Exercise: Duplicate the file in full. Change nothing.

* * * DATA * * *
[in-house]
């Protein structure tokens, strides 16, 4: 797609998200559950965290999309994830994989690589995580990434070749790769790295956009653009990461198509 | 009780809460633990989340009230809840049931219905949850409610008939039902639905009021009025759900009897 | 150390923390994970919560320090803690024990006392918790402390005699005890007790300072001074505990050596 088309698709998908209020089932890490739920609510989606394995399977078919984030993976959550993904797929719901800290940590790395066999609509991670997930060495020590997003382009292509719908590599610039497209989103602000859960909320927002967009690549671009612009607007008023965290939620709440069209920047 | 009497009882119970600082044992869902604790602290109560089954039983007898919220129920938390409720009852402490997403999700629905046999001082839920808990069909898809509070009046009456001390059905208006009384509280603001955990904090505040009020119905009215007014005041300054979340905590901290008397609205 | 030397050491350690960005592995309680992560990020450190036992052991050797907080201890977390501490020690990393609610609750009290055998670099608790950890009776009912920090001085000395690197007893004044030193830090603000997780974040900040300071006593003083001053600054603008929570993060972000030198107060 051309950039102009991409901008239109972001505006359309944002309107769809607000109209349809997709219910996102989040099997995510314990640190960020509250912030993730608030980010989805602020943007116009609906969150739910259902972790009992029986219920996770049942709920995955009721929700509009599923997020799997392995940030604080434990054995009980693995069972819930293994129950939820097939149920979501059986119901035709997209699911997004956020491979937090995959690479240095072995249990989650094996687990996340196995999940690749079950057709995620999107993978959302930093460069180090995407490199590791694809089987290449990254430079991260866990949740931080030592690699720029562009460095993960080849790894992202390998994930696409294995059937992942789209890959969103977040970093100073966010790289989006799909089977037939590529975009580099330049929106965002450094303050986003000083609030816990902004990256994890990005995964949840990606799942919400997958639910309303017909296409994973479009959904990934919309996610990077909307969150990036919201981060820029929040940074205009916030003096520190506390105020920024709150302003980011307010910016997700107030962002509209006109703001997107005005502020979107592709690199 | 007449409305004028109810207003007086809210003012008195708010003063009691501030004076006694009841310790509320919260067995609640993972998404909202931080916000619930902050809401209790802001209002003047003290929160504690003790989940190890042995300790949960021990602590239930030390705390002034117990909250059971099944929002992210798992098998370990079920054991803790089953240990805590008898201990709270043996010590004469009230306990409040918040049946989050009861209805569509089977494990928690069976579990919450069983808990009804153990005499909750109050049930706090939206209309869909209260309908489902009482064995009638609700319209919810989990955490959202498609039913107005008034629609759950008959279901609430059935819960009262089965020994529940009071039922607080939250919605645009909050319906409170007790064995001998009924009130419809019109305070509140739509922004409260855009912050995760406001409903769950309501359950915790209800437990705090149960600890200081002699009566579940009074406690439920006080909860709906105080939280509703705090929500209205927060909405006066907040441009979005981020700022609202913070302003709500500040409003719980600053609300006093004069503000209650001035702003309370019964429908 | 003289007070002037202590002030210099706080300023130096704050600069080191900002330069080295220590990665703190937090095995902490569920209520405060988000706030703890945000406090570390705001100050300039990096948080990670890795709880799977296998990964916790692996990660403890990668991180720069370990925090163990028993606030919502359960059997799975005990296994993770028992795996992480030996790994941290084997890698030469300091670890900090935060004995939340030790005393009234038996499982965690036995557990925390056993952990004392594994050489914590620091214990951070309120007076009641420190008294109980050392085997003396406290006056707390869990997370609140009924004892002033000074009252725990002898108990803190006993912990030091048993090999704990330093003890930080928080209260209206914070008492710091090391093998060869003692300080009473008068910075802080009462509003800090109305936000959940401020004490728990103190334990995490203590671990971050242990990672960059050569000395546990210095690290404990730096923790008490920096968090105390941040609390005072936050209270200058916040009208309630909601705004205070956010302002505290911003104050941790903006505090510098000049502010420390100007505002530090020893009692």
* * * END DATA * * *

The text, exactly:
[in-house]
């Protein structure tokens, strides 16, 4: 797609998200559950965290999309994830994989690589995580990434070749790769790295956009653009990461198509 | 009780809460633990989340009230809840049931219905949850409610008939039902639905009021009025759900009897 | 150390923390994970919560320090803690024990006392918790402390005699005890007790300072001074505990050596 088309698709998908209020089932890490739920609510989606394995399977078919984030993976959550993904797929719901800290940590790395066999609509991670997930060495020590997003382009292509719908590599610039497209989103602000859960909320927002967009690549671009612009607007008023965290939620709440069209920047 | 009497009882119970600082044992869902604790602290109560089954039983007898919220129920938390409720009852402490997403999700629905046999001082839920808990069909898809509070009046009456001390059905208006009384509280603001955990904090505040009020119905009215007014005041300054979340905590901290008397609205 | 030397050491350690960005592995309680992560990020450190036992052991050797907080201890977390501490020690990393609610609750009290055998670099608790950890009776009912920090001085000395690197007893004044030193830090603000997780974040900040300071006593003083001053600054603008929570993060972000030198107060 051309950039102009991409901008239109972001505006359309944002309107769809607000109209349809997709219910996102989040099997995510314990640190960020509250912030993730608030980010989805602020943007116009609906969150739910259902972790009992029986219920996770049942709920995955009721929700509009599923997020799997392995940030604080434990054995009980693995069972819930293994129950939820097939149920979501059986119901035709997209699911997004956020491979937090995959690479240095072995249990989650094996687990996340196995999940690749079950057709995620999107993978959302930093460069180090995407490199590791694809089987290449990254430079991260866990949740931080030592690699720029562009460095993960080849790894992202390998994930696409294995059937992942789209890959969103977040970093100073966010790289989006799909089977037939590529975009580099330049929106965002450094303050986003000083609030816990902004990256994890990005995964949840990606799942919400997958639910309303017909296409994973479009959904990934919309996610990077909307969150990036919201981060820029929040940074205009916030003096520190506390105020920024709150302003980011307010910016997700107030962002509209006109703001997107005005502020979107592709690199 | 007449409305004028109810207003007086809210003012008195708010003063009691501030004076006694009841310790509320919260067995609640993972998404909202931080916000619930902050809401209790802001209002003047003290929160504690003790989940190890042995300790949960021990602590239930030390705390002034117990909250059971099944929002992210798992098998370990079920054991803790089953240990805590008898201990709270043996010590004469009230306990409040918040049946989050009861209805569509089977494990928690069976579990919450069983808990009804153990005499909750109050049930706090939206209309869909209260309908489902009482064995009638609700319209919810989990955490959202498609039913107005008034629609759950008959279901609430059935819960009262089965020994529940009071039922607080939250919605645009909050319906409170007790064995001998009924009130419809019109305070509140739509922004409260855009912050995760406001409903769950309501359950915790209800437990705090149960600890200081002699009566579940009074406690439920006080909860709906105080939280509703705090929500209205927060909405006066907040441009979005981020700022609202913070302003709500500040409003719980600053609300006093004069503000209650001035702003309370019964429908 | 003289007070002037202590002030210099706080300023130096704050600069080191900002330069080295220590990665703190937090095995902490569920209520405060988000706030703890945000406090570390705001100050300039990096948080990670890795709880799977296998990964916790692996990660403890990668991180720069370990925090163990028993606030919502359960059997799975005990296994993770028992795996992480030996790994941290084997890698030469300091670890900090935060004995939340030790005393009234038996499982965690036995557990925390056993952990004392594994050489914590620091214990951070309120007076009641420190008294109980050392085997003396406290006056707390869990997370609140009924004892002033000074009252725990002898108990803190006993912990030091048993090999704990330093003890930080928080209260209206914070008492710091090391093998060869003692300080009473008068910075802080009462509003800090109305936000959940401020004490728990103190334990995490203590671990971050242990990672960059050569000395546990210095690290404990730096923790008490920096968090105390941040609390005072936050209270200058916040009208309630909601705004205070956010302002505290911003104050941790903006505090510098000049502010420390100007505002530090020893009692």